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Old 08-25-2006, 10:05 PM
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Originally Posted by SyberiaWinx
I think it would be interesting if she gaver birth to twin girls.XD Could you imagine the looks on those guys?
the look on their faces would be priceless!

Old 08-26-2006, 03:55 AM
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Can anyone imagine what those horrid pple at IHA face wld look like if it's a girl?

do you think they'll then apply the same pressure to both CP Masako and Pss Kiko to have another baby????? I hope if it's a girl, they simply take up the succession laws and allow Pss Aiko to be Queen.

Then once and for all, everyone can get on with life again!

Old 08-26-2006, 06:03 AM
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Princess Kiko has been in the family longer so I assume after giving birth to the second daugther she too suffered the same pressure. But, because her husband is just second to the throne, maybe that pressure was more obscure and done behind palace walls while with princess Masako was out there in the open. And, possibly the terrible way Masako has been threated was a message to Kiko to shape up and keep trying for for pregnancies.
I don't see Kiko, or even her husband, as Masako's victimizers. I see the two imperial couples as the true victims of an obsolete system enforced in post war Japan by the army officer who put his hand in the constitution: General McCarthur. It was a domino effect waiting to happen since that constitution was imposed on Japan and the imperial family.
Old 08-26-2006, 06:10 AM
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Originally Posted by Emily
Also, Kiko hasn't had the 're-entry to Japan' issues that Charlotte has talked about on another thread -- so in many ways there just is no comparing the circumstances of the two women.
Just to clarify, Masako did not have 're-entry to Japan' issues, she actually made quite a successful transition back to Japan after living overseas. She has been diagnosed with "Adjustment Disorder" which is what returnee children are diagnosed with. She had problems adjusting to life within the Imperial Family, not to life in Japan after living overseas.
When looking at her schooling most of it was spent in Japan, she attended kindergarten in Russia, then elementary, junior high and at least one year of high school in Japan. Her final years of high school were spent in the US as well as university. Upon graduation she could have chosen to live outside of Japan permanently but she wanted to work for the Japanese Ministry of Foreign Affairs and she also enrolled at Tokyo University to study law. If re-entry to Japan had been a problem she would not have returned to live there permanently, Masako graduated from Harvard suma cum laude so getting a prestige job anywhere in the world would not have been difficult.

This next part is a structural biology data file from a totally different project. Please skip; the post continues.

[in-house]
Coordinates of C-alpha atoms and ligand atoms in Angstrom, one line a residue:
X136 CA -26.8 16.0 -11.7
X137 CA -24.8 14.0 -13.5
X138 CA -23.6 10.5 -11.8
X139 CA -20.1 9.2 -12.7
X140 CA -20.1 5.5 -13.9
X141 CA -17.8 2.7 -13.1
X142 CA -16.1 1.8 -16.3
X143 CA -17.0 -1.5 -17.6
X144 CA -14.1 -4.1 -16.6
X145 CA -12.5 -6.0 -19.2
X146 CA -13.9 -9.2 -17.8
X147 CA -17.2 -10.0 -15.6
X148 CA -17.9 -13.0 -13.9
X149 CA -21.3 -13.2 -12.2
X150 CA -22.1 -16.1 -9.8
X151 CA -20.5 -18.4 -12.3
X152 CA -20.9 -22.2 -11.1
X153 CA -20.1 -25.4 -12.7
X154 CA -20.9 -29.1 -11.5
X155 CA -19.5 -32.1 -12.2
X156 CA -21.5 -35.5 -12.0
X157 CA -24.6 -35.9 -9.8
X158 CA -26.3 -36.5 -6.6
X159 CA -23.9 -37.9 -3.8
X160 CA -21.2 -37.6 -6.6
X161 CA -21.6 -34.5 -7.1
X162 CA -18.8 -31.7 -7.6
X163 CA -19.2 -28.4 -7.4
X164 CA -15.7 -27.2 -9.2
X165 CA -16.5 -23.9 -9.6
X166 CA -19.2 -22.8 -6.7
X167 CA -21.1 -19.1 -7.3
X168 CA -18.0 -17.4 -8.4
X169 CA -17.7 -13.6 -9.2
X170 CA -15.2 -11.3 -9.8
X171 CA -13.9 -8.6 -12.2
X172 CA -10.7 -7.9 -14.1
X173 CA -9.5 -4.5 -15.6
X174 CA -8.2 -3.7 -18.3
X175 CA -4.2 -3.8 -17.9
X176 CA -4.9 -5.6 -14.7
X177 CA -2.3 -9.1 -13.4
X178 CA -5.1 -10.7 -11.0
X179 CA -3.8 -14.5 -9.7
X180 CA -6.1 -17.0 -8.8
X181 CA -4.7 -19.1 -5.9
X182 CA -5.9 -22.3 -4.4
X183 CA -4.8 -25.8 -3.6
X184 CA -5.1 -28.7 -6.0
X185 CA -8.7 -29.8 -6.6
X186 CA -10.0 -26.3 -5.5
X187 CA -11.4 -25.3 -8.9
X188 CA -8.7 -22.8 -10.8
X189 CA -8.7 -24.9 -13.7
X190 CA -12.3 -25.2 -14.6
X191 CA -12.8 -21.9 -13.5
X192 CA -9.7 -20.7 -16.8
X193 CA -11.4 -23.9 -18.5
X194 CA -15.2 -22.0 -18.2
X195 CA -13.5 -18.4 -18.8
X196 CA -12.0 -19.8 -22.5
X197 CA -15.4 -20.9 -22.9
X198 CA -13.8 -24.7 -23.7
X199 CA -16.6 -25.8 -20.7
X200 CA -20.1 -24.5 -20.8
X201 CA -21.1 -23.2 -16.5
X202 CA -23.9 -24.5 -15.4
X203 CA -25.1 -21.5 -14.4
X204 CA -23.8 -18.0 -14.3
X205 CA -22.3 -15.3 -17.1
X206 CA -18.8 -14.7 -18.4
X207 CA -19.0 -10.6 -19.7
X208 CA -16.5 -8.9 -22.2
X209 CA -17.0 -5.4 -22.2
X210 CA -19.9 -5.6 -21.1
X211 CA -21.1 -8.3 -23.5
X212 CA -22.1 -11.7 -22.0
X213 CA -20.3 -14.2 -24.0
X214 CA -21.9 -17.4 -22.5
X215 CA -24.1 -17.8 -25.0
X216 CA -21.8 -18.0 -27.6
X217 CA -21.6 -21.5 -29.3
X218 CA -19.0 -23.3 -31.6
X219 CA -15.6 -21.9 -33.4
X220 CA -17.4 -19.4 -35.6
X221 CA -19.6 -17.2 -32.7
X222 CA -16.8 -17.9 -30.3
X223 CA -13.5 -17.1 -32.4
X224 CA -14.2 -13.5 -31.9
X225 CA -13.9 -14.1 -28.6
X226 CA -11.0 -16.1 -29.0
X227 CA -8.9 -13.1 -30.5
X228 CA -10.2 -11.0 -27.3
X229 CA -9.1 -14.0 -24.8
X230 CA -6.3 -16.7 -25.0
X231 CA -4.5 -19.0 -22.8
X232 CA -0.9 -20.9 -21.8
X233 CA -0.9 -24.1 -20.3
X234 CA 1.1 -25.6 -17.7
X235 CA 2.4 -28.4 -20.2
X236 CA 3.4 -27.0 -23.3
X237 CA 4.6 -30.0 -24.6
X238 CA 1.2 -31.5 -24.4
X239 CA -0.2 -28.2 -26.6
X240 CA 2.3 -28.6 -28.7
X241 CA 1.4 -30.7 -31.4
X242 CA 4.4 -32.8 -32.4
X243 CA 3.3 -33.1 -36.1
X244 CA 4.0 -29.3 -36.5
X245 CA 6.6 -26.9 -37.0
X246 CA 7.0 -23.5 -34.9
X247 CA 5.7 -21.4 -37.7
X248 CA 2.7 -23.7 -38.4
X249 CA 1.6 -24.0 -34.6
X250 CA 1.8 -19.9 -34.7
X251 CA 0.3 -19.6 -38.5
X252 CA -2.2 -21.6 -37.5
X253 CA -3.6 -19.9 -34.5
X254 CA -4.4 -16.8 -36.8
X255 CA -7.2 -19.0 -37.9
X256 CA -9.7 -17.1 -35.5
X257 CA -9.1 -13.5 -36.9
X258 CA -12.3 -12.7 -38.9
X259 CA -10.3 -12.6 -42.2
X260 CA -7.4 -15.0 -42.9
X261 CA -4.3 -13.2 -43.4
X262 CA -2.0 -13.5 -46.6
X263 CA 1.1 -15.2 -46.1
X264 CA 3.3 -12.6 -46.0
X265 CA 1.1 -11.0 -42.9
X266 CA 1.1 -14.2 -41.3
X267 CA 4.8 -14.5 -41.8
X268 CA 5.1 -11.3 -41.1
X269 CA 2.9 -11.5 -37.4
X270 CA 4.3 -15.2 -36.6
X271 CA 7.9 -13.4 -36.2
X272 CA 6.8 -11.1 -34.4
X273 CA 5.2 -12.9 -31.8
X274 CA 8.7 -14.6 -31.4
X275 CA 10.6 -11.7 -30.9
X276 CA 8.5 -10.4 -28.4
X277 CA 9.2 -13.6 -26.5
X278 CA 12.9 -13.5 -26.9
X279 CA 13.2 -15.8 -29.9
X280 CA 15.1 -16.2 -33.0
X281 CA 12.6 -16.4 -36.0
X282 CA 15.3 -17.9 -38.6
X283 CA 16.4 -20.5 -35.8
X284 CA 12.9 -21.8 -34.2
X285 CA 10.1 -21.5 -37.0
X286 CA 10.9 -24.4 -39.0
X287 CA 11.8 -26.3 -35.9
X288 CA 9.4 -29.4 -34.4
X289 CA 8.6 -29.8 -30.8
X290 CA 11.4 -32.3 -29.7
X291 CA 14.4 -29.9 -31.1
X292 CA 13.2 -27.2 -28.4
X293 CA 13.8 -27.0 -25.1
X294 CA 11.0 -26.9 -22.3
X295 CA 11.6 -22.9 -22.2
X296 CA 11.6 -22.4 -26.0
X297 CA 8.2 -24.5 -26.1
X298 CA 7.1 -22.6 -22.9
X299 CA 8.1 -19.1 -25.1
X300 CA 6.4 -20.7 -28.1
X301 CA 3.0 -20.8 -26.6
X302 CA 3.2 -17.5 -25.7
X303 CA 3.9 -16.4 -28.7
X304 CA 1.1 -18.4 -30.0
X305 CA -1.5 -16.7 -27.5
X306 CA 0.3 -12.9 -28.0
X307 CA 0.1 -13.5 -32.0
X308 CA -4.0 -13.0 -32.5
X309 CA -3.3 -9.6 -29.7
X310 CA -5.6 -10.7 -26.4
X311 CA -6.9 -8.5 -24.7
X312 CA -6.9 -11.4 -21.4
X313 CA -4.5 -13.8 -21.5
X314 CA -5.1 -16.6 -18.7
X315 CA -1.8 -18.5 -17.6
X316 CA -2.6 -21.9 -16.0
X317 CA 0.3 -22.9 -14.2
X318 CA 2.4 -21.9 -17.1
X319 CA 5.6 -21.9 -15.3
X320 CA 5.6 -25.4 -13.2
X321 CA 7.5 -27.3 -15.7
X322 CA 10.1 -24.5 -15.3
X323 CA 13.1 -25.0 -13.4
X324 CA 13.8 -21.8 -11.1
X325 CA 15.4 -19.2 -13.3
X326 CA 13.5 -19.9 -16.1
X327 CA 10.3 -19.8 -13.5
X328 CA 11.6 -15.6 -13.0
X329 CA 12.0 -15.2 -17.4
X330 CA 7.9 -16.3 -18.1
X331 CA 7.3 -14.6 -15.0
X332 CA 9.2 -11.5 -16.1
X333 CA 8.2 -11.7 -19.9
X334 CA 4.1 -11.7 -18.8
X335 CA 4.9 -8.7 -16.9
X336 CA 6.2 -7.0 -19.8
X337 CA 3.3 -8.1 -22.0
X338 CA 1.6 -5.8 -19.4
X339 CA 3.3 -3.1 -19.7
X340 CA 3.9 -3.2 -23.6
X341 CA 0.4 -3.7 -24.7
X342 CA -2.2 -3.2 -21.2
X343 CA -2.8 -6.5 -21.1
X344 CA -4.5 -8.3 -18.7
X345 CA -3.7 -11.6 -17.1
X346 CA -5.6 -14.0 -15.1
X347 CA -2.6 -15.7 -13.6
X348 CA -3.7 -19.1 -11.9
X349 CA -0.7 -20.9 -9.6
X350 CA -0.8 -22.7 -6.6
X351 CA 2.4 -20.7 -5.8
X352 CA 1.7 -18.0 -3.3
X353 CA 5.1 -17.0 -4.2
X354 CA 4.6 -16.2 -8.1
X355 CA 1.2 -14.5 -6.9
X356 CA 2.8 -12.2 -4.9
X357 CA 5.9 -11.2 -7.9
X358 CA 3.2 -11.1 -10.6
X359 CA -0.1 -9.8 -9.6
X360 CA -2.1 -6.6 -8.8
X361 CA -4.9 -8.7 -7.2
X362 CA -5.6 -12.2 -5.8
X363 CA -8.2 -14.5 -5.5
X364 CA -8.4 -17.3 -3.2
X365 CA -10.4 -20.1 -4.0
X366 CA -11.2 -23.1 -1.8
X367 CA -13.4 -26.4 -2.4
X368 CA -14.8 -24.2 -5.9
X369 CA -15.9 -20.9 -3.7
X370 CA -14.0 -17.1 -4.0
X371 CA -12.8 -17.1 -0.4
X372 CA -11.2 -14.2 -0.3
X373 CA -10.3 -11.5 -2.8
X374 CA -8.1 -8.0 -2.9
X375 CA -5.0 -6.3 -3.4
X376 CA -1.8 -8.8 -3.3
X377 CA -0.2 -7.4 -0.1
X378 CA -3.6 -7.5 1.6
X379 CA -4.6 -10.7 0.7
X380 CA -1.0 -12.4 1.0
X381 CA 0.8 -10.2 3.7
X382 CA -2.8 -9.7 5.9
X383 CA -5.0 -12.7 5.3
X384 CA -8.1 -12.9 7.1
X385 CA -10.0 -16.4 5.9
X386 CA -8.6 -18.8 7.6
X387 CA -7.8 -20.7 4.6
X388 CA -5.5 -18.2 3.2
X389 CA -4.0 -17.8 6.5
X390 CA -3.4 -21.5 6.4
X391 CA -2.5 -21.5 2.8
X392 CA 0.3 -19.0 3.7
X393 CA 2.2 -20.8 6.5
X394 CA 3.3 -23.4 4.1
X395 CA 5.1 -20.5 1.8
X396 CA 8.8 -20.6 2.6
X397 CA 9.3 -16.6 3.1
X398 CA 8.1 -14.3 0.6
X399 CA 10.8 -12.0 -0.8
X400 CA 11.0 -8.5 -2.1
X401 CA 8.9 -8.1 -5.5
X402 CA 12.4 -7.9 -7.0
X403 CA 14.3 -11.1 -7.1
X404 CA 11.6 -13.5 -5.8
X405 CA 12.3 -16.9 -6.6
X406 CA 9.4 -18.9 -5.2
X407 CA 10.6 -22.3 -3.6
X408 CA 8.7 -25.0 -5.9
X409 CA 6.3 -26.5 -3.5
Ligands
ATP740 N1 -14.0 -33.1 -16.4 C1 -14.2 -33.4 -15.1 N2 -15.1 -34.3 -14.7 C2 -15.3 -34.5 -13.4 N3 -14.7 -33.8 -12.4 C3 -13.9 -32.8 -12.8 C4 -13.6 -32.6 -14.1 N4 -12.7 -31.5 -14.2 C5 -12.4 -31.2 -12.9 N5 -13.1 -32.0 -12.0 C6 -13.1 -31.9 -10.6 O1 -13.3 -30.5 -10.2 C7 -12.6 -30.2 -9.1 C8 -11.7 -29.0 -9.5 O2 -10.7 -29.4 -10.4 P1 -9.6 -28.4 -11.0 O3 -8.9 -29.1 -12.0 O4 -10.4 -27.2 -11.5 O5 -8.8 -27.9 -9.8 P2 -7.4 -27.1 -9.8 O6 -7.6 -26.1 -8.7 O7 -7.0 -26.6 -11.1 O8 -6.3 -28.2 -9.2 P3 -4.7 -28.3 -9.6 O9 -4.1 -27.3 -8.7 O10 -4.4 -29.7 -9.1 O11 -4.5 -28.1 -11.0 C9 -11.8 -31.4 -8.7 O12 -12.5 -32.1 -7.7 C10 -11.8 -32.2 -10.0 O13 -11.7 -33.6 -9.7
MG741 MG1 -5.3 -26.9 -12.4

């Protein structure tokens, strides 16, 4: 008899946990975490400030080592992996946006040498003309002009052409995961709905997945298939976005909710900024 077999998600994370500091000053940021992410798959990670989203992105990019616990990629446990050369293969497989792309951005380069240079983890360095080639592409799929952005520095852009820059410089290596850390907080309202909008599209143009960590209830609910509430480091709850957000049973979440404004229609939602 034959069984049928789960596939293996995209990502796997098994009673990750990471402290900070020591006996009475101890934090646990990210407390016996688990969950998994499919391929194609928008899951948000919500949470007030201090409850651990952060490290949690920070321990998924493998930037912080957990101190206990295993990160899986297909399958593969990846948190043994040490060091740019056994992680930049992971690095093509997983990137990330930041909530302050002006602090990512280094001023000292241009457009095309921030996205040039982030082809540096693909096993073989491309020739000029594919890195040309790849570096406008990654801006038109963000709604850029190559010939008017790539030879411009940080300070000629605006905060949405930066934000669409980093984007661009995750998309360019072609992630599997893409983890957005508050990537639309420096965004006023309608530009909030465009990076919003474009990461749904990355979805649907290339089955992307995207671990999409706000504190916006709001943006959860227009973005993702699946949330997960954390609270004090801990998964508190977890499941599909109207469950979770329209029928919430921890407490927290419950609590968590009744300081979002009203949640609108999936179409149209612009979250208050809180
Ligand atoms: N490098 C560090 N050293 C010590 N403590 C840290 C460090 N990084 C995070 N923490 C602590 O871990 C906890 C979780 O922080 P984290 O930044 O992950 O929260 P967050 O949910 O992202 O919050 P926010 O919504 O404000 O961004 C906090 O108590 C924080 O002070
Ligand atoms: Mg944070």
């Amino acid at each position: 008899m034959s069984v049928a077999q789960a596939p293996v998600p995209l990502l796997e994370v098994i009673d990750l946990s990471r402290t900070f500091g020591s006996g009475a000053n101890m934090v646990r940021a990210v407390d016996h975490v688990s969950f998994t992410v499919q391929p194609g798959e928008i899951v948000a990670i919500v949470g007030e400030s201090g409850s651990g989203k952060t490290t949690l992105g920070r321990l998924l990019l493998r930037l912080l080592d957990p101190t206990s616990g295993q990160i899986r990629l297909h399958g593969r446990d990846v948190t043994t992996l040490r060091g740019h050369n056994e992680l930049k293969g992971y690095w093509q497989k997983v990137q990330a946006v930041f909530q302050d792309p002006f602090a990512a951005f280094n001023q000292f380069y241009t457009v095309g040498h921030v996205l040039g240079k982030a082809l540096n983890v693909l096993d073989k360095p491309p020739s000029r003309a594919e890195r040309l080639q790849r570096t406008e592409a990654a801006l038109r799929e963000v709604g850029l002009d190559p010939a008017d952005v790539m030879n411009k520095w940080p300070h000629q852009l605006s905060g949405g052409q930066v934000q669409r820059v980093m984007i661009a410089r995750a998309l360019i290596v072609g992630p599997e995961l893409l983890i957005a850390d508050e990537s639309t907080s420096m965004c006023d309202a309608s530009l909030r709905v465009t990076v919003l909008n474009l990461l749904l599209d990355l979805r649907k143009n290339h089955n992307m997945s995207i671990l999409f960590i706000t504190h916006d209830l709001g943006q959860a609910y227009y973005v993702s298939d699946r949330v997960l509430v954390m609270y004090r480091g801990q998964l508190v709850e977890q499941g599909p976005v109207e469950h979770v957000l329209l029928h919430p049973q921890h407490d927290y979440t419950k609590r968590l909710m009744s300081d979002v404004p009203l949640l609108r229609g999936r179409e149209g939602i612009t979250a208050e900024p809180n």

Getting back to Kiko, she has had the expectation on her to produce another child for a number of years. Back in 2002
In December, Yuasa went further. He suggested that the crown prince's younger brother, Fumihito, and his wife, Kiko, should try for a son in addition to the two daughters they already have. ``If you consider the prosperity of the Imperial Household, I would like to strongly hope for their third child,'' Yuasa said.
Yuasa was the Chief Steward of the IHA ( the top dog, he has since retired, there is a new Chief Steward)
Knowing the strong sense of duty and obligation the Japanese have to everything, I doubt very much whether Kiko was forced to have another child. She just knew that as the only wife of an Imperial Prince to be capable of having another child, it was her duty and obligation to do so.

(The other wives are well past child- bearing, Princess Hitachi is 66 and childless, Princess Tomohito is 51, Princess Takamado was widowed in 2002. Princess Mikasa is in her 80's!)
Old 08-26-2006, 11:17 PM
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While I disagree with their custom of "passing the line through the male", I've just now taken the time to think about it in a scientific manner. Placing all the hope on a woman would be quite a risk. They could be unable to produce or carry children to term. Plus, men are capable of having children all their lives, which women are not-they lose the ability to do so sometime in their 40s, usually. So, while I still believe women should have the equal right to become empress and marry without losing their title, it is not impossible to see why they want to focus on having the DNA pass through the male.
Old 08-27-2006, 12:24 AM
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It's really hilarious that people who is always speaking about how silly it is to believe in conspiracies , here are believing in one... Princess Kiko doesn't got pregnant just for Akishino and her just want to, or for it just happened, but for the IHA, had planned it very carefully...(Muahaha)